Uproar at the Temple (Acts 21:17-23:11)

Not many of us like coming back from holiday do we? No one likes going back to work after a good time away! In Acts 21 this morning we join the apostle Paul as he returns ‘home’ to Jerusalem after his missionary journeys overseas.

Paul had travelled thousands of miles around the Mediterranean, stopping off at places like Athens, Corinth, Ephesus and more. Everywhere he went, he’d been preaching the Gospel and establishing new churches. But now the time had come to return home, back to Jerusalem and his fellow Jews.

But Paul made his journey home with some trepidation. Paul was unsure how he would be received by his fellow Jews back in Jerusalem. Many of them – like Paul himself – had become Christian believers. But the majority of Jews remained opposed to the Christian faith. Paul had especially good reason to worry, because during his journey home a prophet called Agabus had told him that he would soon be “tied up by the Jews of Jerusalem” and “handed over” to the Roman authorities.

If that prediction came true, Paul’s return to Jerusalem was going to be tough. He must have travelled home with trepidation. And so it proved to be. Because after an initially warm welcome, he found himself subject to a false accusation and an interrogation. But wonderfully, his time in Jerusalem ended with a word of encouragement from the Lord. Let’s look at each in turn.

  1. A welcome and a warning (21:17-25)

If you’ve ever been in the arrivals hall of an international airport, you’ll have seen some emotional reunions. It’s the place where family and friends who have been in different parts of the world first get to see each other again – its often a place of hugs, kisses and excited conversations!

Wonderfully, Paul and his travelling companions experienced something similar when they arrived back in Jerusalem after their missionary adventures overseas. Verse 17 tells us that their Christian brothers and sisters “received them warmly”.

And verses 18 to 20 tells us that James and the other leaders of the Jerusalem Church “praised God” when they heard about all that God had done among the Gentiles through Paul’s ministry. It was the kind of warm welcome from the Jerusalem Christians that Paul must have been praying for.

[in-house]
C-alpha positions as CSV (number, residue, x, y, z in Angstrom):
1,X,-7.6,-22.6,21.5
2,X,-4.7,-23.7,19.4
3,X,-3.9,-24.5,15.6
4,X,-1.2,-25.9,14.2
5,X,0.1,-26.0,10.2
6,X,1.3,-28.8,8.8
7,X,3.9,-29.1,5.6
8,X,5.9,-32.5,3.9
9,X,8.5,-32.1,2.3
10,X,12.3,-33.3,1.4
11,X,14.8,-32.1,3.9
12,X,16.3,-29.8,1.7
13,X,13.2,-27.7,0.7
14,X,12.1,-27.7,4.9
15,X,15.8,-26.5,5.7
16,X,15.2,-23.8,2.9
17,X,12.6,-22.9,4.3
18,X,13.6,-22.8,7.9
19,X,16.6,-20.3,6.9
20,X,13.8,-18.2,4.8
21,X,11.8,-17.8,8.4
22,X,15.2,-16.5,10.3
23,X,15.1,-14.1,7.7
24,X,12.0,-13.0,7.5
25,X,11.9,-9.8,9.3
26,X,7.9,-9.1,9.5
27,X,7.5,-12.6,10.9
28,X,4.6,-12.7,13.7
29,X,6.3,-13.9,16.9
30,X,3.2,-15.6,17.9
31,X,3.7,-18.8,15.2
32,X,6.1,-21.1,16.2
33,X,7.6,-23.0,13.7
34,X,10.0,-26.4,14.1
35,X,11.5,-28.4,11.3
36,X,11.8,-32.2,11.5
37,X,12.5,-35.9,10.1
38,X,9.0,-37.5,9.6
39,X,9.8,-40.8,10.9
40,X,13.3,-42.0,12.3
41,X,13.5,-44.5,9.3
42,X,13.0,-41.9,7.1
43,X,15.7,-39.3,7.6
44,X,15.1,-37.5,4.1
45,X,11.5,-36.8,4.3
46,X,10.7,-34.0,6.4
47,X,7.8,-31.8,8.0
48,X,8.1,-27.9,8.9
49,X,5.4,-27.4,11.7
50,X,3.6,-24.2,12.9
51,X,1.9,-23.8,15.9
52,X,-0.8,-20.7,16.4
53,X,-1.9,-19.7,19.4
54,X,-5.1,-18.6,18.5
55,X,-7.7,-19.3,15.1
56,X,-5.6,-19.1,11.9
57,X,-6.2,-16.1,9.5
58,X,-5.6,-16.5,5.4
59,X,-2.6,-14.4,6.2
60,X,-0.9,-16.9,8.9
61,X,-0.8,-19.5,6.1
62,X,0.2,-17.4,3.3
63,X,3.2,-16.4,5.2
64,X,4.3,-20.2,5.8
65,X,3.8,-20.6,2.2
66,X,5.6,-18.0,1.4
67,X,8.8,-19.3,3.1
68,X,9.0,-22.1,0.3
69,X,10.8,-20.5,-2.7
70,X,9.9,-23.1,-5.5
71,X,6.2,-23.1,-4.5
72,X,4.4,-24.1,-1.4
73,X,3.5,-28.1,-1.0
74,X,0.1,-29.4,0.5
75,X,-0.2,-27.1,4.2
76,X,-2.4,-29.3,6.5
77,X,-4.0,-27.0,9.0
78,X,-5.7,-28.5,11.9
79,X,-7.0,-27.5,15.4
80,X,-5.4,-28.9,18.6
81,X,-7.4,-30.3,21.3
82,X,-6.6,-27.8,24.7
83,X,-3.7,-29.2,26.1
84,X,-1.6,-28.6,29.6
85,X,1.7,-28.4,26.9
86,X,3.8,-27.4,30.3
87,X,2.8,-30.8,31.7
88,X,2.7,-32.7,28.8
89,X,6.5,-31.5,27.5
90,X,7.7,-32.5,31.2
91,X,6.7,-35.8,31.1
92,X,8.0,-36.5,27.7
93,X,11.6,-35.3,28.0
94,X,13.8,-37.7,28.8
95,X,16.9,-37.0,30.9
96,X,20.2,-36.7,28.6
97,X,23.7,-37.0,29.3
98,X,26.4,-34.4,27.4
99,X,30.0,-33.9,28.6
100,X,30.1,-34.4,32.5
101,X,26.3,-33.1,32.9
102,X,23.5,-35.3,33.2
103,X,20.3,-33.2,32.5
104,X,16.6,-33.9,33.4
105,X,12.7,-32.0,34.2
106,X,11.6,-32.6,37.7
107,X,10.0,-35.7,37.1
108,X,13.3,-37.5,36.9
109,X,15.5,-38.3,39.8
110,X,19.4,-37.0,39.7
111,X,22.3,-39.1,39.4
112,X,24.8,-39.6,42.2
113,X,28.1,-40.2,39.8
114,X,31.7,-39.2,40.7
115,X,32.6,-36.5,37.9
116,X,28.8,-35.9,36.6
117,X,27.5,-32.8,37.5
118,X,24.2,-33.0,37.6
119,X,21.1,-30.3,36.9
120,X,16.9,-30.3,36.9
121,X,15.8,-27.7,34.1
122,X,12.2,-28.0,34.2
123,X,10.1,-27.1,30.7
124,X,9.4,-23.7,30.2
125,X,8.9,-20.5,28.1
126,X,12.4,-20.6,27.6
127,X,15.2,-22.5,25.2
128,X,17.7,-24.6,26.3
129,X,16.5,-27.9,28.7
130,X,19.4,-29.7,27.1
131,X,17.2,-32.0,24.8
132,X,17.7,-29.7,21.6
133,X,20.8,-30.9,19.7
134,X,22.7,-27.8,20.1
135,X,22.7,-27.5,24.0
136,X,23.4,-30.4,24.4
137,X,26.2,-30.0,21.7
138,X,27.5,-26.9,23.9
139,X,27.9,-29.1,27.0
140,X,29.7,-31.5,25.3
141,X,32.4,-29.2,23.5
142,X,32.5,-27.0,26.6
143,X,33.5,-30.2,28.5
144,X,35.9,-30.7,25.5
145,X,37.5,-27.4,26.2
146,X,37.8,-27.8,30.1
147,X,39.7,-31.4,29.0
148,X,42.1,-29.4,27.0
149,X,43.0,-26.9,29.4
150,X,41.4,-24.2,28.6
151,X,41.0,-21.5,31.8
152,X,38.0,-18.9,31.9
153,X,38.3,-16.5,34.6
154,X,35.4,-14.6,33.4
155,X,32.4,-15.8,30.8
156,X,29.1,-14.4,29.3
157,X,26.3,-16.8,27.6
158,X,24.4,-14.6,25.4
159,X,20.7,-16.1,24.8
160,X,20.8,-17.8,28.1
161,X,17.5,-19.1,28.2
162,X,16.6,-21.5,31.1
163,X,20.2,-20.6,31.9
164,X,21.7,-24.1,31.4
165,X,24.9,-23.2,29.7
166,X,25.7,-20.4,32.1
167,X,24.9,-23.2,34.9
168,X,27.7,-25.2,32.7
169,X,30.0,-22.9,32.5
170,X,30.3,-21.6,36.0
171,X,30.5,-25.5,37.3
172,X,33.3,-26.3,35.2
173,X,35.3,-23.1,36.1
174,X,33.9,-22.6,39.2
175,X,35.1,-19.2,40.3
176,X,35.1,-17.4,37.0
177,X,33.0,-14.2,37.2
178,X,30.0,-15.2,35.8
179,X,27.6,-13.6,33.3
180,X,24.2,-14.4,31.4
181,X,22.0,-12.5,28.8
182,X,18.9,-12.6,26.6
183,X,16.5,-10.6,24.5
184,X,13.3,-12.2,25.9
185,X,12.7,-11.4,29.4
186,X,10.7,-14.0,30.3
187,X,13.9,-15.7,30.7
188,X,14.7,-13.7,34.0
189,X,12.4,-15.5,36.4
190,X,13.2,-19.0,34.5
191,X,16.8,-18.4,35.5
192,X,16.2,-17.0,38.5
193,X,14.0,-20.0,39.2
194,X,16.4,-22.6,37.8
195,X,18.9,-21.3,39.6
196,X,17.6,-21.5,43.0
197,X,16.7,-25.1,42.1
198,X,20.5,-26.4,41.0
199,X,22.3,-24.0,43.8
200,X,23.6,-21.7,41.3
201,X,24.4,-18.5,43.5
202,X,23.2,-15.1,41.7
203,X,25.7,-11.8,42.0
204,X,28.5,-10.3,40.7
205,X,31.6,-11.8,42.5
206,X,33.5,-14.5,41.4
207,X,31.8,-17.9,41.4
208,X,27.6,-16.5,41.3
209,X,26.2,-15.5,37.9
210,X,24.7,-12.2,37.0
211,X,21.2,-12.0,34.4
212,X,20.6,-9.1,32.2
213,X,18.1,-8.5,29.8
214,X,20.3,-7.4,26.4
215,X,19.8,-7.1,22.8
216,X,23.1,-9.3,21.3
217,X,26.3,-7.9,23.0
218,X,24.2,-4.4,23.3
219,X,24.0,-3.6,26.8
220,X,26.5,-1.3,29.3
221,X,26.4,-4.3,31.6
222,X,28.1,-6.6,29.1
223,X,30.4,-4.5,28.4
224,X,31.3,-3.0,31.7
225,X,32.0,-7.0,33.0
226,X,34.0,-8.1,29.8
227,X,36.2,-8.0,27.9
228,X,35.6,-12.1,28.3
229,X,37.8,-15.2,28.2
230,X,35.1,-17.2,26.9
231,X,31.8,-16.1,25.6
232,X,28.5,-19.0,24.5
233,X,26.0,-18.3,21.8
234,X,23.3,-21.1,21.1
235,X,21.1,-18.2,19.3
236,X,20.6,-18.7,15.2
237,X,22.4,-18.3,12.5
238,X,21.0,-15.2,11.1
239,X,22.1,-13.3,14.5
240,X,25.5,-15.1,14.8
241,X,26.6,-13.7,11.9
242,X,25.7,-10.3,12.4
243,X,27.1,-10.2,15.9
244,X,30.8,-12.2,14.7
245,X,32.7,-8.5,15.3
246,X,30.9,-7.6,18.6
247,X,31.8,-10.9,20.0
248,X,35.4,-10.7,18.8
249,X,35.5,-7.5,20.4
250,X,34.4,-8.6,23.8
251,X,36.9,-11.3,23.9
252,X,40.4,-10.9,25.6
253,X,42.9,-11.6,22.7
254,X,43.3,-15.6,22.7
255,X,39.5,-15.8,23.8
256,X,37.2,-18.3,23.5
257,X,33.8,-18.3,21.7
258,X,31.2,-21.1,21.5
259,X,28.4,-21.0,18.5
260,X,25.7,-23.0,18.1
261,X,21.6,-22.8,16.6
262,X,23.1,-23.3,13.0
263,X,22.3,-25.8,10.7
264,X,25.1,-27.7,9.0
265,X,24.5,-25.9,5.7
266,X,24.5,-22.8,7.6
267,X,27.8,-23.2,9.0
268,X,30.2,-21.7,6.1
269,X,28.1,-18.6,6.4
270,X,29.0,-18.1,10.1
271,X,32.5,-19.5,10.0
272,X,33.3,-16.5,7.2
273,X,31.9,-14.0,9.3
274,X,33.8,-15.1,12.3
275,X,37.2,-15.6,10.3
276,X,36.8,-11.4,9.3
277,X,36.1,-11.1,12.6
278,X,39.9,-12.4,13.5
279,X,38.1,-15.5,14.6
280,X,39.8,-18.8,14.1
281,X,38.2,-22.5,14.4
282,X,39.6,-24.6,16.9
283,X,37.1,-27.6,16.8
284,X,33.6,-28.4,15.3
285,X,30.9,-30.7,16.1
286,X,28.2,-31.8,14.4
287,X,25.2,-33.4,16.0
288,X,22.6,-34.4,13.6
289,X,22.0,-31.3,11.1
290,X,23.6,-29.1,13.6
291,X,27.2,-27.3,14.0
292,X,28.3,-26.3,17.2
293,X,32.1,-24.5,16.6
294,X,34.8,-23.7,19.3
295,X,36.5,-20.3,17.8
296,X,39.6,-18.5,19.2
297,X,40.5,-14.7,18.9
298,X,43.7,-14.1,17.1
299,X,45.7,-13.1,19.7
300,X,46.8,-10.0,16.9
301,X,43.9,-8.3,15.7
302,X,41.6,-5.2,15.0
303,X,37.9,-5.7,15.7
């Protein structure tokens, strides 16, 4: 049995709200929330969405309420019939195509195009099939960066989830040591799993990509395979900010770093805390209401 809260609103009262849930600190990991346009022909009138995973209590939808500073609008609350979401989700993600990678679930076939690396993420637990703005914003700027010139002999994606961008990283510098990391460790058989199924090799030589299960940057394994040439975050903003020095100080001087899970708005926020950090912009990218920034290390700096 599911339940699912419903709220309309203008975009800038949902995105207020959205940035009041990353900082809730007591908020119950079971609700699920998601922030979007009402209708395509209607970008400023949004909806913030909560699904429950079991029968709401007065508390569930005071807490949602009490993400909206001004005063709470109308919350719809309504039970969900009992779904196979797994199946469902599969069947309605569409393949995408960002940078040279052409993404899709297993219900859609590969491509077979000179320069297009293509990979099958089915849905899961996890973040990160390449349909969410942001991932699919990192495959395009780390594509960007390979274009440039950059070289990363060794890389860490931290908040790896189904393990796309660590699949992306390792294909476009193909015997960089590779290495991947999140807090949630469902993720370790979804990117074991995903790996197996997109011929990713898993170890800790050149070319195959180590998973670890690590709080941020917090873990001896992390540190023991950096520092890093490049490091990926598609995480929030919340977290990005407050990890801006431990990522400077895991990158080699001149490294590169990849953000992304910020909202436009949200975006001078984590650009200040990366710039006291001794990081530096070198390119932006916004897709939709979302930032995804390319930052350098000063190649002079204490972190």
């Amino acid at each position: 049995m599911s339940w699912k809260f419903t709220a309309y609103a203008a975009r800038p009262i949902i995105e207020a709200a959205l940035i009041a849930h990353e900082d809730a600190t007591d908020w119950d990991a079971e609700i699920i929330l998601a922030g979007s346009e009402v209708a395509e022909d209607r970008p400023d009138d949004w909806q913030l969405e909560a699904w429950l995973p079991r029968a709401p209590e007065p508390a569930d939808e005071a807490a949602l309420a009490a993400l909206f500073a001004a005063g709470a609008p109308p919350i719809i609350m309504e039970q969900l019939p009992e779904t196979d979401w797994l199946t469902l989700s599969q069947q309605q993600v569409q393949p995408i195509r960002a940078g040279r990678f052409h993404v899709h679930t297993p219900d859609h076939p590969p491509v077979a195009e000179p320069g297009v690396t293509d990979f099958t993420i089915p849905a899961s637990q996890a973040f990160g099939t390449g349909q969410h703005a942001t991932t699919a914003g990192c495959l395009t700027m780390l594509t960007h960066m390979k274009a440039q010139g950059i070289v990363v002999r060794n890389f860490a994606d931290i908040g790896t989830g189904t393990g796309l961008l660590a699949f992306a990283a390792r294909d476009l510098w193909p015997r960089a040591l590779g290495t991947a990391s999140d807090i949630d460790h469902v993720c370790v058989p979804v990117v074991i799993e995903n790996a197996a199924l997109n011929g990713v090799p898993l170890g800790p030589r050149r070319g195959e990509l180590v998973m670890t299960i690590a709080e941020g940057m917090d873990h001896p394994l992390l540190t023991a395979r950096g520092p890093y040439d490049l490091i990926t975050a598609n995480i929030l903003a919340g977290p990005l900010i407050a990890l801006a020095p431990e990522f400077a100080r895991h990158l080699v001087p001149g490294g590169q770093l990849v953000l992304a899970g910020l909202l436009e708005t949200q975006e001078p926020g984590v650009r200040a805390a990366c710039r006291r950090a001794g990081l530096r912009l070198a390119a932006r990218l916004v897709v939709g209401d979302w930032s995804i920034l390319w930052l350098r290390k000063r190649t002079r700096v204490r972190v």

But as well as a warm welcome, James and the other elders gave Paul a word of warning. Apparently a rumour had gone around Jerusalem that Paul had been telling Jews “to turn away from Moses, telling them not to circumcise their children or live according to our customs.”

If you know your New Testament you will know that this was a false rumour. Paul had said Jewish Christians could keep their culture and customs, but they should not trust in them for salvation – nor impose them on Gentile Christians. Like most gossip, the rumours about Paul in Jerusalem were a distortion of the truth.
To disprove this false rumour, James and the elders gave Paul some wise advice. He should join with four other men and undergo some Jewish purification rites, to publicly prove that he still follows Jewish custom and culture.

Paul clearly took their advice, because in verse 26 it says: “The next day he took the men and purified himself along with them. Then he went to the temple to give notice of the date when the days of purification would end and the offering would be made for each of them.”

So far so good. But a week later things took a turn for the worse. Seven days later Paul faced false accusation and arrest.

  1. False accusation and arrest (21:26-36)

To be subject to false accusation is a terrible thing. When the innocent are accused of guilt, justice is under threat and your reputation can be unfairly tarnished. In our passage today, the apostle Paul gets his own personal experience of false accusation.

So what was Paul falsely accused of? In short, he was accused of bringing a Gentile into the inner court of the Jerusalem Temple. He was alleged to have brought a non-Jew into the most sacred space of the Jewish nation.

As we’re told in verse 29, Jews in Jerusalem had mistakenly assumed that Paul had brought a Gentile called Trophimus into the Temple, when in fact he had not. But now it was too late, and the untrue allegation started a riot. As verse 30 says “The whole city was aroused, and people came running from all directions” Paul was then seized, dragged out of the Temple by the crowd, and brutally beaten. The angry mob wanted him dead.